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Was The Big Wet Enough To Top Up NSW Dams?

NSW has seen one of the wettest weekends in decades, and while it caused catastrophic damage to some areas, it has been a blessing for the state's dangerously low dam levels.

As the clean-up began on Monday for the dozens of impacted communities, WaterNSW had some good news for people wondering if the heavy rain had fallen where it was needed most.

The state saw more than 300mm fall in some areas, resulting in an increase of more than 22 per cent across the NSW dam network from last week alone.

The total storage and supply level of all NSW dams now sits at 64.2 per cent.

Sydney's Warragamba Dam is up from 42 per cent capacity since before the huge downpour began.

It's now sitting at 60.7 per cent and continuing to rise, according to WaterNSW.

Water levels at Warragamba Dam in Sydney. Image: AAP.

Other dams have also seen huge jumps in water levels, including at Nepean and Tallowa which are overflowing, while the Fitzroy Falls Reservoir is also at 100 per cent.

The Tallowa Dam in particular, which provides water to the fire-ravaged Shoalhaven and Southern Highlands Region and is also a backup to the Sydney and Illawarra water supplies, has had a 100 per cent increase in water levels since last week, according to the WaterNSW website.

Dam Current Level  Previous Week Increase
Warragamba 60.7% 43.0% 17.7%
Avon 80.3% 44.5% 35.8%
Cataract 67.6% 26.2% 41.4%
Cordeaux 67.1% 36.5% 31.6%
Nepean 100% 32.3% 67.7%
Woronora 59.3% 34.4% 24.9%

Water Restrictions Won't Be lifted

Despite the good news, the NSW Government is refusing to budge on the tough water restrictions currently in place across the state, Premier Gladys Berejiklian said.

Level 2 restrictions which were introduced across Sydney, The Blue Mountains and Illawarra in December were implemented after the total storage levels across the dam network fell to just 46 per cent.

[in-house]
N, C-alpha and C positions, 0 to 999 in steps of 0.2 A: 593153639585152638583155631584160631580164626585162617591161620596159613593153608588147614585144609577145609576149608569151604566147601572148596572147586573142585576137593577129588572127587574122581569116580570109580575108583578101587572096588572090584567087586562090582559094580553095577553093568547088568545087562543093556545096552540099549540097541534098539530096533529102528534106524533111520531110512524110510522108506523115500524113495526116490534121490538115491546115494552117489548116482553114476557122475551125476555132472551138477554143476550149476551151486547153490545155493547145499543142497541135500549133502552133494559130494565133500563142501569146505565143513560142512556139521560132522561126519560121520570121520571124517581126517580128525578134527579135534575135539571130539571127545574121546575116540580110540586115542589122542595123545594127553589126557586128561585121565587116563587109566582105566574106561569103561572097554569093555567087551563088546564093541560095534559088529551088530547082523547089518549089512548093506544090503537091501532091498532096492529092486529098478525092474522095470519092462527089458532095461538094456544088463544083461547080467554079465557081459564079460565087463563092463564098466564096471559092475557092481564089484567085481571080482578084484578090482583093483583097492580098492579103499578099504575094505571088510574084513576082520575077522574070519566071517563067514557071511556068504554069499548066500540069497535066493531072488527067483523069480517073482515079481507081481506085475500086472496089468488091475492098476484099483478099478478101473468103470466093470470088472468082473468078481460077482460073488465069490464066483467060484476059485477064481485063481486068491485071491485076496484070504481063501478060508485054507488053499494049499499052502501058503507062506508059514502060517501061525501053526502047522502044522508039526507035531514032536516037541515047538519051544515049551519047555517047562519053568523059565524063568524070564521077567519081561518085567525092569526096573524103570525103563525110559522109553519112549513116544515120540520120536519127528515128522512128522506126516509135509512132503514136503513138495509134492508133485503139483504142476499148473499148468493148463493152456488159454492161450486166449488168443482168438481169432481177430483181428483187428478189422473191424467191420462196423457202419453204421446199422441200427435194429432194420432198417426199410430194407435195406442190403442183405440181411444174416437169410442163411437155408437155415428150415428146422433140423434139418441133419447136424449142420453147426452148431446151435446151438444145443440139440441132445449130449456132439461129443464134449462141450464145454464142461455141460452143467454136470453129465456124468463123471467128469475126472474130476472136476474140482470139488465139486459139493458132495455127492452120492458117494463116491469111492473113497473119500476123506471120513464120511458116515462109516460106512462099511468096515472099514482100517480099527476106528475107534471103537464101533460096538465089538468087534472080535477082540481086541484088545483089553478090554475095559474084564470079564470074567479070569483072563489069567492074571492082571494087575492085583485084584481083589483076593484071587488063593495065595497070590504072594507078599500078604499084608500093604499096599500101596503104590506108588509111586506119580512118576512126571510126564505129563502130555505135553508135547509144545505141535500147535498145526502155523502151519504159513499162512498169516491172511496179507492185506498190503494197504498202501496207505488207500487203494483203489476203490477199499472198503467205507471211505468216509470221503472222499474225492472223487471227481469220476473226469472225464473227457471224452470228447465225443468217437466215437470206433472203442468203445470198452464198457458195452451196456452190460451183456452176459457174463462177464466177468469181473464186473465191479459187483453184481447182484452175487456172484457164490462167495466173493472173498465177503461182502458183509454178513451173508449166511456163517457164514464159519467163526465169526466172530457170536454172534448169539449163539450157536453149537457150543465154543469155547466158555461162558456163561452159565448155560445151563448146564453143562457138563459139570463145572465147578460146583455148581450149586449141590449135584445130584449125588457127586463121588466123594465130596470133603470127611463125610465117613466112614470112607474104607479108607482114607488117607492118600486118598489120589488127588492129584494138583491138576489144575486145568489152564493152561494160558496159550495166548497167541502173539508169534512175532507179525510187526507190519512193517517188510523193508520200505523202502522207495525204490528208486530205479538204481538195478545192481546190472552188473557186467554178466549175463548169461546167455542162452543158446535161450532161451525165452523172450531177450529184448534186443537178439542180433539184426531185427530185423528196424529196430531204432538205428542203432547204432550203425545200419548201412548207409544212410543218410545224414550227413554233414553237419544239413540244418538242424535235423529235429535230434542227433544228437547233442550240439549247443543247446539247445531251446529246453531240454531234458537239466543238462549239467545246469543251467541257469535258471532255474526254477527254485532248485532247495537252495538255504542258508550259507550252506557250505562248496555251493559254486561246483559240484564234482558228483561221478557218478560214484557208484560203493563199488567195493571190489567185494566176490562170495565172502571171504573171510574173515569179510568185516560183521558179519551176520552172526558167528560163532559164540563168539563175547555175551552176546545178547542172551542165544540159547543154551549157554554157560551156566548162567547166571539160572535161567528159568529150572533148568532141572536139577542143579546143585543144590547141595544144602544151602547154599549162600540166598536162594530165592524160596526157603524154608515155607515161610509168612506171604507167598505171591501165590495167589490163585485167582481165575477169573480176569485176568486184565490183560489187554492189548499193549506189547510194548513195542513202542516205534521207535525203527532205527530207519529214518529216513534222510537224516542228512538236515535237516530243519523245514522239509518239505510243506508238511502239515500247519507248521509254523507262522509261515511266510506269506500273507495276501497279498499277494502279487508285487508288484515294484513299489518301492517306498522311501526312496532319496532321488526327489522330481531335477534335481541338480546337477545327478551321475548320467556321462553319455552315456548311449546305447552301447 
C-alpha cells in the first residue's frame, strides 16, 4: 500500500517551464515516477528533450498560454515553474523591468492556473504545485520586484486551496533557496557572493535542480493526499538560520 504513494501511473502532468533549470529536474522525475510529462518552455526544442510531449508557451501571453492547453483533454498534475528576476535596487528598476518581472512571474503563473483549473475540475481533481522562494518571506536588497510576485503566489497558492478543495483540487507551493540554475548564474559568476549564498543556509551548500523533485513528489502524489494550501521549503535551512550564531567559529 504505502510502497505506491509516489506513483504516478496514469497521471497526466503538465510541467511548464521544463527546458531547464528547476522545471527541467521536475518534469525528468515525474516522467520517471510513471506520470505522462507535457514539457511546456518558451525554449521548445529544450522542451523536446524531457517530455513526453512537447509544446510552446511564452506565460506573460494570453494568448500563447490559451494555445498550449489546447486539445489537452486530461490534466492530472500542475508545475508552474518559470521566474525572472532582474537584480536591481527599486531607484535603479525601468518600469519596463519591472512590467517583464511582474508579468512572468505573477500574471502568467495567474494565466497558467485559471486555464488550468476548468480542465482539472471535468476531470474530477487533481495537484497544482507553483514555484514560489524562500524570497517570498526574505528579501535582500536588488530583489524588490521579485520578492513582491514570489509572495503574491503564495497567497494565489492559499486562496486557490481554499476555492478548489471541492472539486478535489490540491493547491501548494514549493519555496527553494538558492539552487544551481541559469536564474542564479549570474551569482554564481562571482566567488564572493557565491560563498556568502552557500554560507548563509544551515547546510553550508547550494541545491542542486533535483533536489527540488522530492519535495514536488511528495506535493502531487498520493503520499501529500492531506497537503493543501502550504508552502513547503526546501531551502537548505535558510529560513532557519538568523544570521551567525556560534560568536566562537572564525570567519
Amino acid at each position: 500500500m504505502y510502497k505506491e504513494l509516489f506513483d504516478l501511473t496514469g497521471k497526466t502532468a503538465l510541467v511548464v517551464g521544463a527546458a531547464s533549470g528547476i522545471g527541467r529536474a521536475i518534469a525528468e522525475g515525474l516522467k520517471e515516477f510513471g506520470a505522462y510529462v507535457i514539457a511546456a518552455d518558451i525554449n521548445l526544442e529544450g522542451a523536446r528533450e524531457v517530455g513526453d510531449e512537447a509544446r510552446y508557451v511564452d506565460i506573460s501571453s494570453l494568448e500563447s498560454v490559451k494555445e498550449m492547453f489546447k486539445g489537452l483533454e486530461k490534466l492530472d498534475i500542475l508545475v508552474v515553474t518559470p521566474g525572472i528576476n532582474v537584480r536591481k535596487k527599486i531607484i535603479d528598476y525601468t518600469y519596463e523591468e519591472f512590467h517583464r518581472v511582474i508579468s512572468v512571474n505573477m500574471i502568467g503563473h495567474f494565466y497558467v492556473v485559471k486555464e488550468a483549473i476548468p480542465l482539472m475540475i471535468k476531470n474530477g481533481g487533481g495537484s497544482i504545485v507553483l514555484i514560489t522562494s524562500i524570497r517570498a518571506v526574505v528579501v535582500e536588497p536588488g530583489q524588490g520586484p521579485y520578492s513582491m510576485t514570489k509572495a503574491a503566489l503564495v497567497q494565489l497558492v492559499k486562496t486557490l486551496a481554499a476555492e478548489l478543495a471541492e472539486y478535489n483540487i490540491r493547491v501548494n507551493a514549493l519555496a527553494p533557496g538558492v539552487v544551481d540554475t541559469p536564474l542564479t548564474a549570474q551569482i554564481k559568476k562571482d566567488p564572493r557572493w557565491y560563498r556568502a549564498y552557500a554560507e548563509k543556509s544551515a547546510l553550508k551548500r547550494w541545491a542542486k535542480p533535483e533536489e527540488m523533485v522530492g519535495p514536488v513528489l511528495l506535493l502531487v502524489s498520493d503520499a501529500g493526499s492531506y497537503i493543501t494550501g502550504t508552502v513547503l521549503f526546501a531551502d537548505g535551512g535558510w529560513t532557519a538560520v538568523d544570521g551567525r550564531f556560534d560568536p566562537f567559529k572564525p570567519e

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"It's too soon for us to even think about that at this stage," Berejiklian said.

"We need to be aware that extreme weather conditions mean we need to be cautious about how we use precious commodities like water."

However, it's believed the government will review the measures in the coming weeks.

'Catastrophic Damage'

But the heavy rain hasn't delivered good news for everyone.

The strong winds wreaked havoc on the east coast on the weekend, with waves which peaked at up to 13 metres and high tides causing extensive flooding and erosion.

It's led the Insurance Council of Australia to declare another weather-related catastrophe, the sixth declared in just five months after a summer of bushfires and storms.

Since February 5, storms have flooded southeast Queensland, NSW coastal regions and caused damage several hundred kilometres inland and in the ACT.

On Monday morning the country's insurers had received 10,000 storm-related claims estimated to be worth $45 million, the ICA said.

Residents inspect seafoam at Collaroy on Monday. Image: AAP.

Most of the claims have come from Queensland and coastal NSW for property damage caused by storm runoff, flooding, strong winds and heavy rain.

Insurers are expecting more claims to pour in over the coming days as power and telecommunications are restored.

The weather deluge is not yet over either, with forecasters warning heavy rain and damaging winds will again lash Sydney and other parts of NSW later this week.

A catastrophe declaration means claims will be given priority by insurers.

With AAP. 

Featured Image: WaterNSW